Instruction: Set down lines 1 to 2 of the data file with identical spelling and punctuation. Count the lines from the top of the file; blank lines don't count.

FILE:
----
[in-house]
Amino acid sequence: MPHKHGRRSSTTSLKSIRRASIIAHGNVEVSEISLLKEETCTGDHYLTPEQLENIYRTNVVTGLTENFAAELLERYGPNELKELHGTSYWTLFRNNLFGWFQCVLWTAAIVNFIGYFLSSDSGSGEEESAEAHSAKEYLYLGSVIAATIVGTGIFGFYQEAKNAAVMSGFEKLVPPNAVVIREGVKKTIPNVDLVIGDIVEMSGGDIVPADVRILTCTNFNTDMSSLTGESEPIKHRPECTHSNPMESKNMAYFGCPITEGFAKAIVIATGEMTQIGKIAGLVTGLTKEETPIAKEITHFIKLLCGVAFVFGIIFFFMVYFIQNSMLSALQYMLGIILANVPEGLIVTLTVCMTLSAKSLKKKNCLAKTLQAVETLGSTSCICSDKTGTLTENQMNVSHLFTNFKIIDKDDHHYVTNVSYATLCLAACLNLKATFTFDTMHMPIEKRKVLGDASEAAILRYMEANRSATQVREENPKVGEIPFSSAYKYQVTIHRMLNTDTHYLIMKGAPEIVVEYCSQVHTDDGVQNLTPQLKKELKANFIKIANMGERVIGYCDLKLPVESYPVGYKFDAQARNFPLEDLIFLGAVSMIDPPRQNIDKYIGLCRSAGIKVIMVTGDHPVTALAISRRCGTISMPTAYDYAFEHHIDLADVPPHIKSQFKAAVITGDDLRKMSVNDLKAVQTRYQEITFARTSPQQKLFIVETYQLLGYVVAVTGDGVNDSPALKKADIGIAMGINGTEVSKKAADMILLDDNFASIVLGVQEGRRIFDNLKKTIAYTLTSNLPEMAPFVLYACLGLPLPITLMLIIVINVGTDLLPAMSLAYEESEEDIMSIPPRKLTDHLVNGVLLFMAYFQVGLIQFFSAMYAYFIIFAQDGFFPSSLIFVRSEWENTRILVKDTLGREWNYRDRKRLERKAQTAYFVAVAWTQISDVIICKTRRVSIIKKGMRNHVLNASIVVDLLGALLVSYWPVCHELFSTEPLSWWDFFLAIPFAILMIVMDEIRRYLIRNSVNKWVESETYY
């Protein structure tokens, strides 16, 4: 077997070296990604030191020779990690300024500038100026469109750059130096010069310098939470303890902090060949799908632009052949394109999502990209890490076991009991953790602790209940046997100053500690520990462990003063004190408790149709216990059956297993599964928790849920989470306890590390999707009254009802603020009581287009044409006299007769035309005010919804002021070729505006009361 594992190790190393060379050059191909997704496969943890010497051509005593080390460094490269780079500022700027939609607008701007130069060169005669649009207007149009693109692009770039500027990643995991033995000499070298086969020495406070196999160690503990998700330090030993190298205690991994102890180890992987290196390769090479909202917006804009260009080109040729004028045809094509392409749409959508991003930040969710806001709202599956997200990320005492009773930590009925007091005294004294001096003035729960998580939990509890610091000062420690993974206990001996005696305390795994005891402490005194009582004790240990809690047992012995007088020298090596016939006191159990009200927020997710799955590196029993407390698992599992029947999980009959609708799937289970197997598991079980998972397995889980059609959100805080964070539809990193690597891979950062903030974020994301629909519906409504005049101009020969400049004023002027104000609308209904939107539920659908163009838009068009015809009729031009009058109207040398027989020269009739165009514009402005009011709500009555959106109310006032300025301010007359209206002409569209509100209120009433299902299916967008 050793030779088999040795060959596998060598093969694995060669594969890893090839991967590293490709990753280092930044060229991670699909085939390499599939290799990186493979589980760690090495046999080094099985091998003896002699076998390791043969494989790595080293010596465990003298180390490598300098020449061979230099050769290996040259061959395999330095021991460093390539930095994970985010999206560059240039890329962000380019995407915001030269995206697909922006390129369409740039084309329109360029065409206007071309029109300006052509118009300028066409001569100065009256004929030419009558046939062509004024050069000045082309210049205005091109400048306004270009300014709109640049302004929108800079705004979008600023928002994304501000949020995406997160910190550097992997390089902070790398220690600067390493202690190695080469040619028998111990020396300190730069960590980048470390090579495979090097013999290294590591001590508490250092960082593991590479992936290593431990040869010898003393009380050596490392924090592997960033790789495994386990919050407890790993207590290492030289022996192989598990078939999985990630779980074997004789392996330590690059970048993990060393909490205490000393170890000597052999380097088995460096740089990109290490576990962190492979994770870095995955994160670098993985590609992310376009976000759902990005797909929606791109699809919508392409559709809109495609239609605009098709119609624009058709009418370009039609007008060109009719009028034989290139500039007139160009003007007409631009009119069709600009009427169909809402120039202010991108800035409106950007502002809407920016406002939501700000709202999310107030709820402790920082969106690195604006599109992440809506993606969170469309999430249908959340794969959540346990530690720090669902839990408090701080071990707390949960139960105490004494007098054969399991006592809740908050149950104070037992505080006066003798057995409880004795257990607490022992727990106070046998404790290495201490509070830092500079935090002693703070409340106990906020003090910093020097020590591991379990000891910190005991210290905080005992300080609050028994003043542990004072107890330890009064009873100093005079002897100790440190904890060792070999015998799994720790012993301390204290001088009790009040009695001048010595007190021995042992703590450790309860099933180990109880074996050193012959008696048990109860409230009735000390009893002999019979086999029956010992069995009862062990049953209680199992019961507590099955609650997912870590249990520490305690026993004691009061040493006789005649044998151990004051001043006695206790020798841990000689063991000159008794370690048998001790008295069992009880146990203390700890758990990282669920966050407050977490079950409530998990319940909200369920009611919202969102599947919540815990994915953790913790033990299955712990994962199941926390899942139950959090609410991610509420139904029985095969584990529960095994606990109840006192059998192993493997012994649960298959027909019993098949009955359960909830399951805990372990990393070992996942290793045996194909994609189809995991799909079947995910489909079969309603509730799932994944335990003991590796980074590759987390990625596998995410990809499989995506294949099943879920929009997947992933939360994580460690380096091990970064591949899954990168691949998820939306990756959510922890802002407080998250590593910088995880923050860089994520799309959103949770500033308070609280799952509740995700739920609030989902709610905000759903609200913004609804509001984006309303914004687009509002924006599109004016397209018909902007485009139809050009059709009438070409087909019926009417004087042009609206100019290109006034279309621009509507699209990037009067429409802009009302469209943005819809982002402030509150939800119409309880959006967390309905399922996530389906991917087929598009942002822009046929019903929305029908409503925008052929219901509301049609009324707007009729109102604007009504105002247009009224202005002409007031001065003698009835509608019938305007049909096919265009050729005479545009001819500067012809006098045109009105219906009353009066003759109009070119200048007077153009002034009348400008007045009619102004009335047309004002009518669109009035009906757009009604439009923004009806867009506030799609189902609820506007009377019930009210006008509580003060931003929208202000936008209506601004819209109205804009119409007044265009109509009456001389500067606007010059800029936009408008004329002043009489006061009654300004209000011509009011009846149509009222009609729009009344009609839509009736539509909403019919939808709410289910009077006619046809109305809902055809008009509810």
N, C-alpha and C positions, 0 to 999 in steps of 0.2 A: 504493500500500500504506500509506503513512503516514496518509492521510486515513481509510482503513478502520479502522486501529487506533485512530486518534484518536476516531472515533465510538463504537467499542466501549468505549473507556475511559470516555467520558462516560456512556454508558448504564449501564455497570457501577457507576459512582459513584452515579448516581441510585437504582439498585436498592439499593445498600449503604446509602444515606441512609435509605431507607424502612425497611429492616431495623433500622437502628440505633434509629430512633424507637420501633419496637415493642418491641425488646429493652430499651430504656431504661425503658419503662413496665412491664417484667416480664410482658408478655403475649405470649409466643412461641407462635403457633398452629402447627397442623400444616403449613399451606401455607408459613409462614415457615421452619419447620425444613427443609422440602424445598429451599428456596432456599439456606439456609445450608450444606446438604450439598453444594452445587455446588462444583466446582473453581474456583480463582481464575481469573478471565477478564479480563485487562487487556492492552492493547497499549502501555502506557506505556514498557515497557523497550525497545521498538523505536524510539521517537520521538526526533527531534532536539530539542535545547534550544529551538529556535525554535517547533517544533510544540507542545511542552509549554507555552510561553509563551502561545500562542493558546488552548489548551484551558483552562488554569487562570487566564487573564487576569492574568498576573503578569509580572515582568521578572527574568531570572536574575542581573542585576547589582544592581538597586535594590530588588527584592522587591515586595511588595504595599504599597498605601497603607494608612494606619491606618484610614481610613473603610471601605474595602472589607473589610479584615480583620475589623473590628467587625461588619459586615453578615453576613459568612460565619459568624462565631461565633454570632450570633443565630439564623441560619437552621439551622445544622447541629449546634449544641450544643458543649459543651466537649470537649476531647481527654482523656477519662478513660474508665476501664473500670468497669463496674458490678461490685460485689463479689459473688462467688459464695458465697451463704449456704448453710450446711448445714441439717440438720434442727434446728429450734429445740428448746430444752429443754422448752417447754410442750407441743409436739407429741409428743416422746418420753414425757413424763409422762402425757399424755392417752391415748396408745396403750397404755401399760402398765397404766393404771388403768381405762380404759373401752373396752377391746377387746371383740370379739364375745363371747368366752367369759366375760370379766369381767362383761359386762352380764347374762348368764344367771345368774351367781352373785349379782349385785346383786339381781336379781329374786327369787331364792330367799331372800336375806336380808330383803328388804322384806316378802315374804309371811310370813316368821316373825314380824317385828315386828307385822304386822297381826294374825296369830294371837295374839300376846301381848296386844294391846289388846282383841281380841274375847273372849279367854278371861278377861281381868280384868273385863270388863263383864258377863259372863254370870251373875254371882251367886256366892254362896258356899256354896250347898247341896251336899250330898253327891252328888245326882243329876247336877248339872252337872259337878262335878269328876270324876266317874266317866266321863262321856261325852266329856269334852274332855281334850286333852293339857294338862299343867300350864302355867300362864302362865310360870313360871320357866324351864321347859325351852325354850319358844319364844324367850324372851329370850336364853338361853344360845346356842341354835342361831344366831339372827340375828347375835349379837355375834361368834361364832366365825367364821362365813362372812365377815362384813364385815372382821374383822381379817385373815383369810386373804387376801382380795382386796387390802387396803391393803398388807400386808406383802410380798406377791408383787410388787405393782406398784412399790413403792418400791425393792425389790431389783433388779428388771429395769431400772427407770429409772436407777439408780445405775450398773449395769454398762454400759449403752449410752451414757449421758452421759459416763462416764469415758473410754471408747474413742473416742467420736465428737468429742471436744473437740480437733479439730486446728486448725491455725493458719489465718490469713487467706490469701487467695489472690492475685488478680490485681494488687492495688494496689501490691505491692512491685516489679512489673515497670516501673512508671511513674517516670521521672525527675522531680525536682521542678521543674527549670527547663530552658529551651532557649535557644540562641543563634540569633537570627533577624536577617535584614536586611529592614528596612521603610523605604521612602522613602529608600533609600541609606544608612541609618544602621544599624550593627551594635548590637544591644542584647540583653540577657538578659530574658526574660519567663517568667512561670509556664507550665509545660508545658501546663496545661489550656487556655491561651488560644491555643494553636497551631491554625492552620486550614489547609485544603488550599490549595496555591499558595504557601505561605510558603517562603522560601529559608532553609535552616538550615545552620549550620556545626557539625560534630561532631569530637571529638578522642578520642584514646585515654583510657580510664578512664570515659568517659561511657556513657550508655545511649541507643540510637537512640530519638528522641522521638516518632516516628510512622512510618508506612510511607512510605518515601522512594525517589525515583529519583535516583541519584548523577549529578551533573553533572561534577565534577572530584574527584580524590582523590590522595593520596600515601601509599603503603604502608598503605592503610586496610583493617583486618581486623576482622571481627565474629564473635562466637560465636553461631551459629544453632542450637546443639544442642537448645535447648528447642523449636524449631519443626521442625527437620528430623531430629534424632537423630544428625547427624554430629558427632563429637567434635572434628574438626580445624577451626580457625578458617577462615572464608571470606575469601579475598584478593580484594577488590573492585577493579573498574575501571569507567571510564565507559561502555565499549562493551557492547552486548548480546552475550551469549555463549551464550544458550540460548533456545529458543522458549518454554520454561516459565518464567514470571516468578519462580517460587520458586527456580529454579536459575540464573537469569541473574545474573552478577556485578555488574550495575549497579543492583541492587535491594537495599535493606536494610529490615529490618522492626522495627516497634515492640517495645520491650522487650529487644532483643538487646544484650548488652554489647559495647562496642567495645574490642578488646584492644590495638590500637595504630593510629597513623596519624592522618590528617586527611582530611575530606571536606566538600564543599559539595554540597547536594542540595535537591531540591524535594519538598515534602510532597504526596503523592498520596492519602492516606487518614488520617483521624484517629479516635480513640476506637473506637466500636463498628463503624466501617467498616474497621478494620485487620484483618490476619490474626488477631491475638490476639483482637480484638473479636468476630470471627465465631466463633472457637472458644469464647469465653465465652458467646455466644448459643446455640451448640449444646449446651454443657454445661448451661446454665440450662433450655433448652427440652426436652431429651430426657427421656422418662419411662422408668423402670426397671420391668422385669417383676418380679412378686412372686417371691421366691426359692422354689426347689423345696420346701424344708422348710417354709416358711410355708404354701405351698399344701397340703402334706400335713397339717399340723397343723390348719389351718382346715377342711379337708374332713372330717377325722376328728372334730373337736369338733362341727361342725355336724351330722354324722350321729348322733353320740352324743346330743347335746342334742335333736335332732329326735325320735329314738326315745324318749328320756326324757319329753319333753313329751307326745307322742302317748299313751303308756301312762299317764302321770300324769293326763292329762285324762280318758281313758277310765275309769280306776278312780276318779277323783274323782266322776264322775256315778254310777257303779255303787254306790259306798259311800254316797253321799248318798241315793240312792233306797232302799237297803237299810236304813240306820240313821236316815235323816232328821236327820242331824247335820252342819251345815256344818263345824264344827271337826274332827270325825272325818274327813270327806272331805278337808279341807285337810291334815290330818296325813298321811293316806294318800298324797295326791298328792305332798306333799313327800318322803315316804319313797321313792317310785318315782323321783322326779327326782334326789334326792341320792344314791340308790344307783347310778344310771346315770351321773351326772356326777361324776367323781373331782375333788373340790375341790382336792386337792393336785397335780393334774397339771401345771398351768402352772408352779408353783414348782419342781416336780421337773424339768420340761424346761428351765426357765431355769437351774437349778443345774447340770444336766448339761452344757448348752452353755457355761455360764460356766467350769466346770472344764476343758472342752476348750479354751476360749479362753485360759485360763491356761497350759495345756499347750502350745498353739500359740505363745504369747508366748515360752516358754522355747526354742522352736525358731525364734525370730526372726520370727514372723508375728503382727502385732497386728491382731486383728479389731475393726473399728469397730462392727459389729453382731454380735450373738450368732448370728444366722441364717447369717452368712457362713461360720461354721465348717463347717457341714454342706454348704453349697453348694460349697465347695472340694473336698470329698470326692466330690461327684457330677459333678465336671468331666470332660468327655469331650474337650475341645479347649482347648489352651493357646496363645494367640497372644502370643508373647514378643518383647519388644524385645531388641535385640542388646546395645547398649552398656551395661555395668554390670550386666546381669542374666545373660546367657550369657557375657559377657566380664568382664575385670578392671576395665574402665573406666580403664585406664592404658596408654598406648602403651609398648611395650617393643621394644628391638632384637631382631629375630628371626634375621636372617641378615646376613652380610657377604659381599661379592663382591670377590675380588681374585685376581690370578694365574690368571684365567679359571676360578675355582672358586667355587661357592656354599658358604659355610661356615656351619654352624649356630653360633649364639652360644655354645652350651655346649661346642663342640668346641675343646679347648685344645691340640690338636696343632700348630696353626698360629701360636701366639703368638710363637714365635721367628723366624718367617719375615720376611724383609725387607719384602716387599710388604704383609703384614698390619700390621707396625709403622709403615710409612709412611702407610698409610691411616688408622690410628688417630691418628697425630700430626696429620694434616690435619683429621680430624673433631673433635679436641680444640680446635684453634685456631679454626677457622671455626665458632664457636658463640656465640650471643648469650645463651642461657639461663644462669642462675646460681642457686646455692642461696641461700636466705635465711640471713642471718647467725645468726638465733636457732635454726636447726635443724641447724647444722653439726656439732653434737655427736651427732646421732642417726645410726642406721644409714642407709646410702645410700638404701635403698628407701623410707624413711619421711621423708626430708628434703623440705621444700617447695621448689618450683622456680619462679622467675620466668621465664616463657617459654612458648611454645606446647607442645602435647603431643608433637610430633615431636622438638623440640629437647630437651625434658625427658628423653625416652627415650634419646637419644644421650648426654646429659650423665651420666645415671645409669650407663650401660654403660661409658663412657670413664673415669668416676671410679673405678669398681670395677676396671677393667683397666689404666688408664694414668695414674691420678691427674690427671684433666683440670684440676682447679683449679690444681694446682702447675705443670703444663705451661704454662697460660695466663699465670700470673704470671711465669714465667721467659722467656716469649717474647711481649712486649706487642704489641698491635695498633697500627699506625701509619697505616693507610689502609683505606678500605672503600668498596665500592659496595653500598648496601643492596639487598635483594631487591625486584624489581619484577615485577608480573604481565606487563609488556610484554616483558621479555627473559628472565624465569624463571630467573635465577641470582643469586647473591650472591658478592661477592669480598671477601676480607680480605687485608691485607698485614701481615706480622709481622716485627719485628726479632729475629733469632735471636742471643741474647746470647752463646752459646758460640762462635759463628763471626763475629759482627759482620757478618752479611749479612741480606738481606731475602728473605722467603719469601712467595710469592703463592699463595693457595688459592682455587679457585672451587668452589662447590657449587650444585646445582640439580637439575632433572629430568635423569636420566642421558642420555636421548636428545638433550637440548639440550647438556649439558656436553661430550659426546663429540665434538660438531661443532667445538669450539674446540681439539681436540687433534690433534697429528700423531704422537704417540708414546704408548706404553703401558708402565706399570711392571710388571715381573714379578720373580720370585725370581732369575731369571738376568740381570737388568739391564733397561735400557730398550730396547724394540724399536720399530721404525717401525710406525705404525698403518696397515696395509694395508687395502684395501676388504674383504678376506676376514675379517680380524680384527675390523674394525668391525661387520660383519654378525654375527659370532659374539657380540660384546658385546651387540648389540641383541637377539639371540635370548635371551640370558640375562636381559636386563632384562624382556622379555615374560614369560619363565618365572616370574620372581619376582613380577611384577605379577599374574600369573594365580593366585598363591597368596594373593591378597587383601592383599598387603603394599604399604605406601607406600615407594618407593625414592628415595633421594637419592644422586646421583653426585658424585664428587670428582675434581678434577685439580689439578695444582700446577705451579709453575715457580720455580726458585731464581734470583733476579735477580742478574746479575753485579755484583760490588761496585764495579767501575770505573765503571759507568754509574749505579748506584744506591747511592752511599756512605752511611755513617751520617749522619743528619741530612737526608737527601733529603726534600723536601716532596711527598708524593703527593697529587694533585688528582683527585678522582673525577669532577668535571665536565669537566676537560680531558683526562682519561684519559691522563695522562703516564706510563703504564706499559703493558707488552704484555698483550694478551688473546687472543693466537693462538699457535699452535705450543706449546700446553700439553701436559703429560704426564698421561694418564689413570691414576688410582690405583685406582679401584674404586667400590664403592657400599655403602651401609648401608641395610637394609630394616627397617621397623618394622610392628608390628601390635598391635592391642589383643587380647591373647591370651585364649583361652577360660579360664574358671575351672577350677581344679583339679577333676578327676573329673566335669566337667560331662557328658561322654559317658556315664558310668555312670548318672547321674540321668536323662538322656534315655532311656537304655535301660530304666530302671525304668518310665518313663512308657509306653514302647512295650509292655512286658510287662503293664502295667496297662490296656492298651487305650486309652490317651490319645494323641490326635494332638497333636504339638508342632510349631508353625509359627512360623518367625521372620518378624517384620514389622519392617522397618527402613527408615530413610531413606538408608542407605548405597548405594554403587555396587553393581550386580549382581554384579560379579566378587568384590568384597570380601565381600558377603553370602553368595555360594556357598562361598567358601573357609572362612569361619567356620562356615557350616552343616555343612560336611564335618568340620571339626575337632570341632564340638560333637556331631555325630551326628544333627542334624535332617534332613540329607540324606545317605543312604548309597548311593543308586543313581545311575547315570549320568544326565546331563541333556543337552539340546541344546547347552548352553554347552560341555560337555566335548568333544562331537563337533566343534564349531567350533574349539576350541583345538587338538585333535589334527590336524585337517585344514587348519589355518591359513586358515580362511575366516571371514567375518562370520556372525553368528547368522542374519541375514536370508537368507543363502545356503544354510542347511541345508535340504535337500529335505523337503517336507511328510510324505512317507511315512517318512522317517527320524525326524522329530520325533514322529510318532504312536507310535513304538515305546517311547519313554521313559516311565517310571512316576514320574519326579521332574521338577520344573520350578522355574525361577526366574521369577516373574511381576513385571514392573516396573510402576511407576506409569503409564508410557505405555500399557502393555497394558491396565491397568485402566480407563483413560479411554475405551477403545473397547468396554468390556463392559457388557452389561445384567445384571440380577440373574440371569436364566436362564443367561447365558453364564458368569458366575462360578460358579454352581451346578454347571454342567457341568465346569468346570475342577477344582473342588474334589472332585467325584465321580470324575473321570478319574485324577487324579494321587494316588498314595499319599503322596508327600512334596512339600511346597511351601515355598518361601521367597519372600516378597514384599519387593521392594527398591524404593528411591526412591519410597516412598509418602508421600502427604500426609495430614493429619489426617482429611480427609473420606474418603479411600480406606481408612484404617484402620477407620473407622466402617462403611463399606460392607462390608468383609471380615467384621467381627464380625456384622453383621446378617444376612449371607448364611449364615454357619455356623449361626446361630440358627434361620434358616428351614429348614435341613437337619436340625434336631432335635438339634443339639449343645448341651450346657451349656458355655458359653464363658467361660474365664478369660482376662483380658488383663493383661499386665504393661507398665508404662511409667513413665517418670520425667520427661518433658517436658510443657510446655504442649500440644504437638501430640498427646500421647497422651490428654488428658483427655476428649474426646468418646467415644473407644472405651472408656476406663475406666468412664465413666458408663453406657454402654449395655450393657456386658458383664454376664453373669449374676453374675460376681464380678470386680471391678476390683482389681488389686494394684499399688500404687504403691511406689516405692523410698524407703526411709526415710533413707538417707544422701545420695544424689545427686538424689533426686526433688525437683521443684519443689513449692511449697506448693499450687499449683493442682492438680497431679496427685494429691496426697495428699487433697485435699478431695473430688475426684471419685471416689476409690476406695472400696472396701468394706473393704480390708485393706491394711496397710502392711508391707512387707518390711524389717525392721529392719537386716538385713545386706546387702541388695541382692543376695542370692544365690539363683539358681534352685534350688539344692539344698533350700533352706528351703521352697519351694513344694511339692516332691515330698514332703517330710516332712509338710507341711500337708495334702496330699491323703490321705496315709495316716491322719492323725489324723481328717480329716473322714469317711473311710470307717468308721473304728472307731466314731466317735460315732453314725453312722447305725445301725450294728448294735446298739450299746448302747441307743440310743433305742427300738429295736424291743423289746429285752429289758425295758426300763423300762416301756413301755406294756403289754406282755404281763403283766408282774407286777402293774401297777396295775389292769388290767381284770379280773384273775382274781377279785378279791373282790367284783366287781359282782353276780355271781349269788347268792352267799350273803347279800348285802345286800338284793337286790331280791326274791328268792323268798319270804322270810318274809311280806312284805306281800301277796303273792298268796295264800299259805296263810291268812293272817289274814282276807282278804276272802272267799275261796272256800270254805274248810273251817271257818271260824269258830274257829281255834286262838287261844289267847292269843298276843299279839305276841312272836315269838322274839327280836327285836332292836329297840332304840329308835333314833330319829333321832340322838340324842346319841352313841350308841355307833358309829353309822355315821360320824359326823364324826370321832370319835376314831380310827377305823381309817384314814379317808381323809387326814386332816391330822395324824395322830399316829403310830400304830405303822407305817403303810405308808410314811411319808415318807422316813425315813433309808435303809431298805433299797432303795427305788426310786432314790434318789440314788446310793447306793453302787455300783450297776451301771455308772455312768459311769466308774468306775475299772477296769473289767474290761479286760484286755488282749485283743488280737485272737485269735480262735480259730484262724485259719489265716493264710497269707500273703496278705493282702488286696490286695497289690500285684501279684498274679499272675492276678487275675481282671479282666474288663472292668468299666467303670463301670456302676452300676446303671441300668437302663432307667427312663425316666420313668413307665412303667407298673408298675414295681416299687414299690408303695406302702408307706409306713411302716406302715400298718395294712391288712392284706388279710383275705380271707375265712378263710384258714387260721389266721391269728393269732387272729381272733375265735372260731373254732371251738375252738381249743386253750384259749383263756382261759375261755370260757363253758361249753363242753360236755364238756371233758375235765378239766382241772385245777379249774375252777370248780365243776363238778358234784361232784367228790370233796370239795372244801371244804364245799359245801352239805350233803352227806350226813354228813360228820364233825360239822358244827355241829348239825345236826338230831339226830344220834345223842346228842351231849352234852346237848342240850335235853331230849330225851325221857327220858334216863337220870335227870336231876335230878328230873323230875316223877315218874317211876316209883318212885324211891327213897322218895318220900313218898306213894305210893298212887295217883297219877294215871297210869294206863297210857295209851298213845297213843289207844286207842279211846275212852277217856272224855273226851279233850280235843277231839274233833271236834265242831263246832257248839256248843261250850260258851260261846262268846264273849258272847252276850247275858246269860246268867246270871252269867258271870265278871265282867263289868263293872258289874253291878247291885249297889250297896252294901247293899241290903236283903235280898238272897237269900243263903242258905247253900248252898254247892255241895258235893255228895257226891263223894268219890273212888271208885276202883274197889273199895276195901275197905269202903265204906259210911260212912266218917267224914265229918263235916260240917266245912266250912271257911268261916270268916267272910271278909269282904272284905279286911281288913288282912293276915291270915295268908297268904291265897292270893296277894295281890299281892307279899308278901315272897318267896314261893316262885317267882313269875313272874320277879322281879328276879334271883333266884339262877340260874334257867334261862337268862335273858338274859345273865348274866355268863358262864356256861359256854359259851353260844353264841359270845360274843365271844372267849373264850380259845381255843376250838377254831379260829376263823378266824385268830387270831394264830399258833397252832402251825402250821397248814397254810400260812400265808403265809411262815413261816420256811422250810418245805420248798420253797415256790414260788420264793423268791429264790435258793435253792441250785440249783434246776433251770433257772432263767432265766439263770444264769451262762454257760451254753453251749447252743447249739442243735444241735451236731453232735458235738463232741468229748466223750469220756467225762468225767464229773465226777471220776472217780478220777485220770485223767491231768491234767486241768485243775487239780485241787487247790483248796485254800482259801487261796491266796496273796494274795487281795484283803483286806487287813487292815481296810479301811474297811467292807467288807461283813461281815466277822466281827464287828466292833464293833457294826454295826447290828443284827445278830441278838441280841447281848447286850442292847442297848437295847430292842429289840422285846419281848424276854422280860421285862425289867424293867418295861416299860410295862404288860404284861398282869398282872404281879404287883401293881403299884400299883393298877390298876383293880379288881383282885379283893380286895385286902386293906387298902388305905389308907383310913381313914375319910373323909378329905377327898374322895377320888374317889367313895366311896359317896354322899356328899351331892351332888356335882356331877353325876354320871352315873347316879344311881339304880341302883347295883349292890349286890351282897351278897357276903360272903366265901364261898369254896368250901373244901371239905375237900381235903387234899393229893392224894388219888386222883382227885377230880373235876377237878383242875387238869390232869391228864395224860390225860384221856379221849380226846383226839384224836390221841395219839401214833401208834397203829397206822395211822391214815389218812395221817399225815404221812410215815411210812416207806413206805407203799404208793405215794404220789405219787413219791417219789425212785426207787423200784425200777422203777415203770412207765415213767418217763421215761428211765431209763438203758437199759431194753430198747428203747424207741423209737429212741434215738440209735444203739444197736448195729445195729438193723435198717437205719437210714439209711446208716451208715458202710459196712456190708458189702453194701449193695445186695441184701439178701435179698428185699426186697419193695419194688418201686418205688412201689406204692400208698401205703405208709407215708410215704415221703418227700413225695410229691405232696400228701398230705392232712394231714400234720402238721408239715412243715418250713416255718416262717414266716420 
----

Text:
[in-house]
Amino acid sequence: MPHKHGRRSSTTSLKSIRRASIIAHGNVEVSEISLLKEETCTGDHYLTPEQLENIYRTNVVTGLTENFAAELLERYGPNELKELHGTSYWTLFRNNLFGWFQCVLWTAAIVNFIGYFLSSDSGSGEEESAEAHSAKEYLYLGSVIAATIVGTGIFGFYQEAKNAAVMSGFEKLVPPNAVVIREGVKKTIPNVDLVIGDIVEMSGGDIVPADVRILTCTNFNTDMSSLTGESEPIKHRPECTHSNPMESKNMAYFGCPITEGFAKAIVIATGEMTQIGKIAGLVTGLTKEETPIAKEITHFIKLLCGVAFVFGIIFFFMVYFIQNSMLSALQYMLGIILANVPEGLIVTLTVCMTLSAKSLKKKNCLAKTLQAVETLGSTSCICSDKTGTLTENQMNVSHLFTNFKIIDKDDHHYVTNVSYATLCLAACLNLKATFTFDTMHMPIEKRKVLGDASEAAILRYMEANRSATQVREENPKVGEIPFSSAYKYQVTIHRMLNTDTHYLIMKGAPEIVVEYCSQVHTDDGVQNLTPQLKKELKANFIKIANMGERVIGYCDLKLPVESYPVGYKFDAQARNFPLEDLIFLGAVSMIDPPRQNIDKYIGLCRSAGIKVIMVTGDHPVTALAISRRCGTISMPTAYDYAFEHHIDLADVPPHIKSQFKAAVITGDDLRKMSVNDLKAVQTRYQEITFARTSPQQKLFIVETYQLLGYVVAVTGDGVNDSPALKKADIGIAMGINGTEVSKKAADMILLDDNFASIVLGVQEGRRIFDNLKKTIAYTLTSNLPEMAPFVLYACLGLPLPITLMLIIVINVGTDLLPAMSLAYEESEEDIMSIPPRKLTDHLVNGVLLFMAYFQVGLIQFFSAMYAYFIIFAQDGFFPSSLIFVRSEWENTRILVKDTLGREWNYRDRKRLERKAQTAYFVAVAWTQISDVIICKTRRVSIIKKGMRNHVLNASIVVDLLGALLVSYWPVCHELFSTEPLSWWDFFLAIPFAILMIVMDEIRRYLIRNSVNKWVESETYY